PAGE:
H e grew up in Connecticut, being driven to everything. He joined the Navy, which sent him to Pensacola, Jacksonville, Sacramento and San Diego -- "classic American sprawl development," places that made no sense to him.
But Charlottesville, where Stewart Schwartz went to college and law school, felt right. You could live your life on foot. Faces became familiar, shopkeepers came to recognize him. "The architecture of Thomas Jefferson's Lawn had a big impact on me," Schwartz says. So did a course on the Legal Aspects of Planning, where he learned how politics and design determine what places look like.
Everything seemed to lead to Schwartz's work, a fight to change the very structure of American life. As director of the Coalition for Smarter Growth, which battles sprawl in favor of transit-oriented, walkable communities, Schwartz, 44, became the man many Washington area developers love to hate.
When it came time to choose where to live, Schwartz found a second-floor condo at the northern edge of Old Town Alexandria, two blocks from a Metro station. With his wife Alli Alligood, who works as a cabinetmaker, and their two dogs, Schwartz leads the life he preaches. His calendar teems with night meetings of neighborhood activists, zoning boards and county councils from the Shenandoah Valley to the Chesapeake Bay.
He walks to Metro (though he ends up driving to work many days because of all the meetings he has to attend in transit-thin Fairfax and beyond.) He walks to King Street, to the pita place, the chili spot, the natural foods shop (where, he points out with satisfaction, the manager and his family live above the store, the way things should be.)
Schwartz bought his condo back in 1988, when Alexandria was still affordable, when it was possible to buy within walking distance of Metro even on a Navy salary. "I came here for the history and the character of this community, and then for the convenience and affordability," he says.
Only years later did he learn that his complex, Colecroft, was built atop an old public housing site. "That gave me pause," he says. But Alexandria has stayed true to the ideals of a mixed community, and two public housing projects remain within two blocks of Schwartz's complex, which itself attracts a good mix by being part condo and part rentals. On the other hand, what Schwartz bought for $130,000 now costs north of $300,000, pricing out so many people who would like to live close to where they work.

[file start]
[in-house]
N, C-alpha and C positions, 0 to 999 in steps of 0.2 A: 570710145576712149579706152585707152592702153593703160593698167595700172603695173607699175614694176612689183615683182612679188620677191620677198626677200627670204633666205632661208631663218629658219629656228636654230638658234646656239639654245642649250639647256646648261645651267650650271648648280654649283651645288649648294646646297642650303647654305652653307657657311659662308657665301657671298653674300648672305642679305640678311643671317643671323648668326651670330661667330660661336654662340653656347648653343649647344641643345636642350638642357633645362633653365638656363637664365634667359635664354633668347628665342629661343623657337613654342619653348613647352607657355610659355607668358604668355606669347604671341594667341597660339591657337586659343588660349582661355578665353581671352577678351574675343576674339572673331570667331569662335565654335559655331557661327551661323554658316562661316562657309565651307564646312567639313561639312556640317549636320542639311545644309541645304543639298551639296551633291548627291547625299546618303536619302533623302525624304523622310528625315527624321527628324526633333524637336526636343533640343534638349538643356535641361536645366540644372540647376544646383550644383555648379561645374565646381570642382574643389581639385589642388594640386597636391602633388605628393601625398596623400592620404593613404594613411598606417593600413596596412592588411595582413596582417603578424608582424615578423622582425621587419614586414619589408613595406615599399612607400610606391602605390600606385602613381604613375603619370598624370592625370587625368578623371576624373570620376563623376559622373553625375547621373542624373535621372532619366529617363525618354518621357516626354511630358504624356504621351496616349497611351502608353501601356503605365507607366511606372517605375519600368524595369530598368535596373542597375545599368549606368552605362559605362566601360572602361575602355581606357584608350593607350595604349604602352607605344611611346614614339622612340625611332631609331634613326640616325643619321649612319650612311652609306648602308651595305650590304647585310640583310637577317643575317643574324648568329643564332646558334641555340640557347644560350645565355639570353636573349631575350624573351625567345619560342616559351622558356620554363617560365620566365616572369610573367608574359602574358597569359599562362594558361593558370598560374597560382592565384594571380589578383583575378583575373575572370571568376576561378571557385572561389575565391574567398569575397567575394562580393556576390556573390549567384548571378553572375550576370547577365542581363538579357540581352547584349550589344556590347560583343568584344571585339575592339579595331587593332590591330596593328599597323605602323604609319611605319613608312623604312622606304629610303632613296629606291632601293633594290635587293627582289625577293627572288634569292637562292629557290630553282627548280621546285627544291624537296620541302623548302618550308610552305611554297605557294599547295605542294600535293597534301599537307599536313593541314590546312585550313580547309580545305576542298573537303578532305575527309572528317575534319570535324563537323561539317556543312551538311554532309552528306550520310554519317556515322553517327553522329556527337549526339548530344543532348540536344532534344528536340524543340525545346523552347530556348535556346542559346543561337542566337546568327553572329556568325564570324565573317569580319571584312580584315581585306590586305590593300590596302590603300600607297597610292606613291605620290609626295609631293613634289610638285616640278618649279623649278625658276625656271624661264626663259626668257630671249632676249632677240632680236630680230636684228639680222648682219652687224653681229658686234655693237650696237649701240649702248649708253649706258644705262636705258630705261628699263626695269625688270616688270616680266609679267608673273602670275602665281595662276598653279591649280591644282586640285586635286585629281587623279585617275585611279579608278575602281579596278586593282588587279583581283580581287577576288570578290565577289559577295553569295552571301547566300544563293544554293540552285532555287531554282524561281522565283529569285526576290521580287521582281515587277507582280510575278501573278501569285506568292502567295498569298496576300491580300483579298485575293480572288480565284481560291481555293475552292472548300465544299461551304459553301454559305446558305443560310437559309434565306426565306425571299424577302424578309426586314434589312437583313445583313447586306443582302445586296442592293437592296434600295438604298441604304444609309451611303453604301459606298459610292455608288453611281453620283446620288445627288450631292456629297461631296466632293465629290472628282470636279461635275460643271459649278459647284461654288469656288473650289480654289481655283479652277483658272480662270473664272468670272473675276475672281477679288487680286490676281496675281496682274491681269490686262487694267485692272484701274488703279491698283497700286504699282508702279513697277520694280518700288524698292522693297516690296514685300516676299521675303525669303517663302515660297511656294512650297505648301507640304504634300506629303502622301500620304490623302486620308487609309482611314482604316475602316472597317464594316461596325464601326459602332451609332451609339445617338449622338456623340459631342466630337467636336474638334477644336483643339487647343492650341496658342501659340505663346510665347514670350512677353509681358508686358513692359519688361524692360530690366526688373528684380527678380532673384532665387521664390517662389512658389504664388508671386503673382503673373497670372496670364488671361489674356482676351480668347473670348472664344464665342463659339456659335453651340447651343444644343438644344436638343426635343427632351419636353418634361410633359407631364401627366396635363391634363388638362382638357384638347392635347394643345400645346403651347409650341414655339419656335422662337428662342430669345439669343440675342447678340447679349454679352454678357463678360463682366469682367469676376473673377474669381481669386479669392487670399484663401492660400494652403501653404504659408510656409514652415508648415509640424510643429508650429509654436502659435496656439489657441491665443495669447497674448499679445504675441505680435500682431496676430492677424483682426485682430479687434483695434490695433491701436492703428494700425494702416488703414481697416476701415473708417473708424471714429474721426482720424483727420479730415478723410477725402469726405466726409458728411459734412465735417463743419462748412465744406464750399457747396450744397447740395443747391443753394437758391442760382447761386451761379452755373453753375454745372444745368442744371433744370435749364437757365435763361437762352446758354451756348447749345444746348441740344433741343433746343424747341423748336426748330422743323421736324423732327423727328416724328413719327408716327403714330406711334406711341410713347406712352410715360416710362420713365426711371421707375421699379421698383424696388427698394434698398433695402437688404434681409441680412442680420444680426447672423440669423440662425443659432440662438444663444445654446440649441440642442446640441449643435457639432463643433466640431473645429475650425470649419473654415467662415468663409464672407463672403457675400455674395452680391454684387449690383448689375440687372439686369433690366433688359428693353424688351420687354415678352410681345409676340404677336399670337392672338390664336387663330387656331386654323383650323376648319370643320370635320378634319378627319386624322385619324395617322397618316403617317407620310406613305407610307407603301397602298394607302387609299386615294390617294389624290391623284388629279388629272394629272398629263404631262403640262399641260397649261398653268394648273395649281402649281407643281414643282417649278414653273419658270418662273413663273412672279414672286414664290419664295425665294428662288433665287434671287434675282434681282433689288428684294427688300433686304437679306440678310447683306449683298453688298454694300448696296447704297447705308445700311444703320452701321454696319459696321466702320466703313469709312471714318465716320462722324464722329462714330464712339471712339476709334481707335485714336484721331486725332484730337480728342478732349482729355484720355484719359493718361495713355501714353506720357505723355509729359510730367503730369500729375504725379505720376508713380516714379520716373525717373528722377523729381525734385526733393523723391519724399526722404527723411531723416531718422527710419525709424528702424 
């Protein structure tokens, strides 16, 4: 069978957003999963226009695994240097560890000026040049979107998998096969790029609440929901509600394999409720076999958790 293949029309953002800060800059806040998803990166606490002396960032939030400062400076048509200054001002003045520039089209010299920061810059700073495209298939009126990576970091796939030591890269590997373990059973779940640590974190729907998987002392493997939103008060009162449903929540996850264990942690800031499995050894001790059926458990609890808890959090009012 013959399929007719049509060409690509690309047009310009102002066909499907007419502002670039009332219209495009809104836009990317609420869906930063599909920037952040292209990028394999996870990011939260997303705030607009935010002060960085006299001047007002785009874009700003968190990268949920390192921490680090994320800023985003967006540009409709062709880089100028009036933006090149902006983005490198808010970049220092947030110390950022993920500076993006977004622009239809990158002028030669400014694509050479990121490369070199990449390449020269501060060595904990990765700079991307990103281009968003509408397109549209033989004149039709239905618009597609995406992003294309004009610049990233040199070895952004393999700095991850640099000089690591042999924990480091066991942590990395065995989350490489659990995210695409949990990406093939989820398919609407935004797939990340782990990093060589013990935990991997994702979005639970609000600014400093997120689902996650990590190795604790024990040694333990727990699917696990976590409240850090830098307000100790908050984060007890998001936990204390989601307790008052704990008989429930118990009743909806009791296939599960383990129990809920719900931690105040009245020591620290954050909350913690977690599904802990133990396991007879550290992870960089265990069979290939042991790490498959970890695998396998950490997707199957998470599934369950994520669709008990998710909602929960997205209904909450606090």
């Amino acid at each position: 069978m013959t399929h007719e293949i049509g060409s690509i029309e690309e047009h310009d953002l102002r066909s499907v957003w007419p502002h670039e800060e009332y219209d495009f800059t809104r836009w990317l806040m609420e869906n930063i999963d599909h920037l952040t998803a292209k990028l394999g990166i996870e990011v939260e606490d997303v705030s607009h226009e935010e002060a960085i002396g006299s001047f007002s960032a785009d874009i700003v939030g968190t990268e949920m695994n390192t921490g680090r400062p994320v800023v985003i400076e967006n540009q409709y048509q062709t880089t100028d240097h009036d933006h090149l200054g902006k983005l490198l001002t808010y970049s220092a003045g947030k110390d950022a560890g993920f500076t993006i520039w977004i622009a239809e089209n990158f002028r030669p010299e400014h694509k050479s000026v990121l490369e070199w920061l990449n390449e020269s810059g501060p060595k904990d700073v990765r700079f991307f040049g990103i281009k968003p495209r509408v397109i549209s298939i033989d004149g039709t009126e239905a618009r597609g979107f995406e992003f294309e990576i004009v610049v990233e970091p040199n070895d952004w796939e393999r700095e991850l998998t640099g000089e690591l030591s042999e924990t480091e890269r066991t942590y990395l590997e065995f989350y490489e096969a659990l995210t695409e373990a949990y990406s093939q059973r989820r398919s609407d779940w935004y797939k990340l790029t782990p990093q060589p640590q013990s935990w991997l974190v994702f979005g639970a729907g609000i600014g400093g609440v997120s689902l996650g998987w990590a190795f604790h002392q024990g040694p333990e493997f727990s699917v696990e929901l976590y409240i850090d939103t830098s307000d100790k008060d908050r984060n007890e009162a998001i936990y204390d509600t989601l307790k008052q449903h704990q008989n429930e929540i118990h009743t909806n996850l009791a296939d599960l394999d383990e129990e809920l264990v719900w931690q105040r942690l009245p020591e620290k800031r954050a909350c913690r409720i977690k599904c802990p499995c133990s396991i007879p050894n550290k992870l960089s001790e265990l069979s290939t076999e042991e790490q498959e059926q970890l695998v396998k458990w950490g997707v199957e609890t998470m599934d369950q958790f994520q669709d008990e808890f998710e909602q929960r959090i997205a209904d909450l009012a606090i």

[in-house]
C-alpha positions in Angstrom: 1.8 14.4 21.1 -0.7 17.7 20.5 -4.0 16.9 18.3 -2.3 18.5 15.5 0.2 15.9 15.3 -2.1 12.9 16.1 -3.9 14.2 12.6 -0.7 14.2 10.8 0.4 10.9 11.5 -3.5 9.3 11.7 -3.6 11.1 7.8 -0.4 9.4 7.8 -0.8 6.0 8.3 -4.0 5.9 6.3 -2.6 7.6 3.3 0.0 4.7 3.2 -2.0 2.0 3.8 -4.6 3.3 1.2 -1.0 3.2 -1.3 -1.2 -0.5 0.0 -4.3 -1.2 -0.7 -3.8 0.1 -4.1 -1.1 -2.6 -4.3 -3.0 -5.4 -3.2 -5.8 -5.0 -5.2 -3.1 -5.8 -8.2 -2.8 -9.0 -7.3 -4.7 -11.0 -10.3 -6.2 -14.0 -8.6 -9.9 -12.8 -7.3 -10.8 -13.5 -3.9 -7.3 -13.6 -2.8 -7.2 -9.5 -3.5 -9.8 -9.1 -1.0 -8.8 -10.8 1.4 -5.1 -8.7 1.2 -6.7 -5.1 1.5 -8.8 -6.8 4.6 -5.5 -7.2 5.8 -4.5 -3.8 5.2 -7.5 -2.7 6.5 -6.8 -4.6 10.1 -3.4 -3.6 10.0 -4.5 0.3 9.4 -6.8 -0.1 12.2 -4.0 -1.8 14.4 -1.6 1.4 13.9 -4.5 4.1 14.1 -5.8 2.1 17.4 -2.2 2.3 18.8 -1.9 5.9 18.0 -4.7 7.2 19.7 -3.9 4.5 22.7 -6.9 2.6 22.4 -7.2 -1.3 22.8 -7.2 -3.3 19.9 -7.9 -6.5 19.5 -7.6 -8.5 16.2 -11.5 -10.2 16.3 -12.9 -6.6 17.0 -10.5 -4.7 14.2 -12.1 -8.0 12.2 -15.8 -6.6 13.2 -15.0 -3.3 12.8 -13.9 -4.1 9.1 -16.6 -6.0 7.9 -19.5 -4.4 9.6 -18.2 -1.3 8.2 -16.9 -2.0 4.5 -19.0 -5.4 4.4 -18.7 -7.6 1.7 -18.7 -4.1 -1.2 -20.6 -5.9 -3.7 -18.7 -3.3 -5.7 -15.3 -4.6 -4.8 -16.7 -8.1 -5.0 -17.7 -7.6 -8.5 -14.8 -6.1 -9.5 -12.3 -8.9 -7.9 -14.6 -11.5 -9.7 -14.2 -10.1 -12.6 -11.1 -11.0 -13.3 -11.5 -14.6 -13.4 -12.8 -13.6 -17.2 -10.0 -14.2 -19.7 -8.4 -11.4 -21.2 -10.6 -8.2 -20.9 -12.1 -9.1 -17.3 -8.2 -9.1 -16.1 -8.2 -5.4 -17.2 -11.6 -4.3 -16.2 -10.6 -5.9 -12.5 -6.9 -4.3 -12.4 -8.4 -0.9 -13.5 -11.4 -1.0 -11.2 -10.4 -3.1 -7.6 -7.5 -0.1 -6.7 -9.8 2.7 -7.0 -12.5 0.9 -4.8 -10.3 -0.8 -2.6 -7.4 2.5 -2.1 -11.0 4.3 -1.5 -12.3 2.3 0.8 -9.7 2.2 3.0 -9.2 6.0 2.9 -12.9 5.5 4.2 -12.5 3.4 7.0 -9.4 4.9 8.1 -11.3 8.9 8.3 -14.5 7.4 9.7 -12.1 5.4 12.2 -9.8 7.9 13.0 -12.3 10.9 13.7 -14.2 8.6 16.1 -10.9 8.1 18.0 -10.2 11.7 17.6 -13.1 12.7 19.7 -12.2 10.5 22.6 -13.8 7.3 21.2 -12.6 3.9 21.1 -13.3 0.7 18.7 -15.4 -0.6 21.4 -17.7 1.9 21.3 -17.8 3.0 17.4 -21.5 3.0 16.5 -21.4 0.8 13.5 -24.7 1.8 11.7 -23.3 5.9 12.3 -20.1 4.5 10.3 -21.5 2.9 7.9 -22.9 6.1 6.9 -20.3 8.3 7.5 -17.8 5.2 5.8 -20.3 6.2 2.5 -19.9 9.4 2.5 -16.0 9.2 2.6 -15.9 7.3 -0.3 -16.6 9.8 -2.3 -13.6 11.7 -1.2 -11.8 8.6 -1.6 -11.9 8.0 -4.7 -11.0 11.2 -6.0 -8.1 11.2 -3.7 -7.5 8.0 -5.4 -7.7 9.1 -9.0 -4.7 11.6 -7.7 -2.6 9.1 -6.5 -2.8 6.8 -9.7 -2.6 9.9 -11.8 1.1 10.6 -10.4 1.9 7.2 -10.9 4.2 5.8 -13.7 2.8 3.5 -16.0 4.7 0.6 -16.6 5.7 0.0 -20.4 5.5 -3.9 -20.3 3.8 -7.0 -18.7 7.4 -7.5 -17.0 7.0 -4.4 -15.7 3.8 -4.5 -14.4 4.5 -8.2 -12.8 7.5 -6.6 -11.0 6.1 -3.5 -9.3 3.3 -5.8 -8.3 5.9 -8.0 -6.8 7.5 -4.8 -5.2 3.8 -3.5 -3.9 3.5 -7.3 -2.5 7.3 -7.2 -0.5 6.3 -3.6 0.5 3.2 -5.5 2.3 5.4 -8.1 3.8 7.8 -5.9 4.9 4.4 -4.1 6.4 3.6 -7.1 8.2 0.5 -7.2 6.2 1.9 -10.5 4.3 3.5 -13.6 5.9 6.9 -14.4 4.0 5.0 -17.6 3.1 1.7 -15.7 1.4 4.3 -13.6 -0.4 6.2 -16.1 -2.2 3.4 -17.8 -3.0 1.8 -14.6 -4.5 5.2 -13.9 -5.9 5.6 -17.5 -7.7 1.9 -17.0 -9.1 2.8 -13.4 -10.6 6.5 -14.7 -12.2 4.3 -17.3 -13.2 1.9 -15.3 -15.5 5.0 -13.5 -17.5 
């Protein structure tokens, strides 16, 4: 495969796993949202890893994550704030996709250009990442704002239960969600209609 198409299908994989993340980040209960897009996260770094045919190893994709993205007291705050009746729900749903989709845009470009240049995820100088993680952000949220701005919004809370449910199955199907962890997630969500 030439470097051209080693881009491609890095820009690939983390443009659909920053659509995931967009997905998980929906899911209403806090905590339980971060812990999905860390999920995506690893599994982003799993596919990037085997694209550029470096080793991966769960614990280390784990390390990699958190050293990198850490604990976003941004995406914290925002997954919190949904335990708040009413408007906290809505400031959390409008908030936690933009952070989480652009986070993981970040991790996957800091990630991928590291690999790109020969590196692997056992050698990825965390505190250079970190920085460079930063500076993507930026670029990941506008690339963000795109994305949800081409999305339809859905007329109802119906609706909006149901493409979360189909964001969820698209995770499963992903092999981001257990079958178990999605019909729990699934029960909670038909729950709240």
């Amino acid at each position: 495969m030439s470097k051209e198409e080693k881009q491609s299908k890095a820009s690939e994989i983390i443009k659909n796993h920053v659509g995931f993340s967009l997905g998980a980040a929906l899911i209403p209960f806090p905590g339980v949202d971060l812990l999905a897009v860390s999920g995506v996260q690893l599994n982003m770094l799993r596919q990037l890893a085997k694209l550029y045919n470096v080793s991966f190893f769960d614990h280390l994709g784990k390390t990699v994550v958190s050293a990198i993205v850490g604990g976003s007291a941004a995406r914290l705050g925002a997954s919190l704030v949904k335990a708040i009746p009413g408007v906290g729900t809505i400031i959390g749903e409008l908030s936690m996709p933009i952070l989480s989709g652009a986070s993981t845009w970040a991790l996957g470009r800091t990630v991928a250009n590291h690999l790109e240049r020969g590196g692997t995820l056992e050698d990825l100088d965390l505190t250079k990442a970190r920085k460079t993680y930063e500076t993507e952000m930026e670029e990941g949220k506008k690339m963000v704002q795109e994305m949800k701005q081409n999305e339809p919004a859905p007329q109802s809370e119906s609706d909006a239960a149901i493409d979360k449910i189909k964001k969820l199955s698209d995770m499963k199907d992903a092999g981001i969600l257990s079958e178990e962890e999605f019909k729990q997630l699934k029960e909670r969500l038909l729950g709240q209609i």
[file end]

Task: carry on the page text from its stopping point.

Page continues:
On a long walk around the neighborhood, Schwartz gets excited about the little improvements he and his neighbors won to make a car-oriented society just a bit friendlier to people who walk. At a corner near the elementary school, here's a bump-out, a little extra lip of sidewalk that extends into the street to slow passing traffic. Across from the Metro station, here are flashing lights embedded into the street to warn drivers that pedestrians are here, too.
"Someone who lives here really never has to confront traffic," Schwartz says, and he's not gloating so much as wondering why others may not share his enthusiasm for denser development and a life less dependent on the car.
The two biggest causes of the congestion that paralyzes this region are rush hours, when too many jobs require too many drivers to use the same roads at the same time, and development patterns that require most people to drive to take care of basic daily errands. By redesigning neighborhoods to be more compact and walkable, Schwartz believes traffic can be dramatically relieved for all.
Amazingly, more and more developers are embracing Schwartz's ideas, joining with him to fight for in-fill projects on suburban parking lots, near shops, and, as in Schwartz's own neighborhood, in any space within walking distance of a Metro station. "A century ago, developers thought about where the retail and services would go in relation to housing," Schwartz says. "That has to happen again."
Schwartz would move into the District in a flash -- but he can't afford it. So he stays, happily, in Alexandria, which he is intent on making more friendly to people who don't want to live in their cars. "All of this," he says, "is my larger work brought home."
This is one in a series of columns to appear every month or so in which people explain why they live where they live.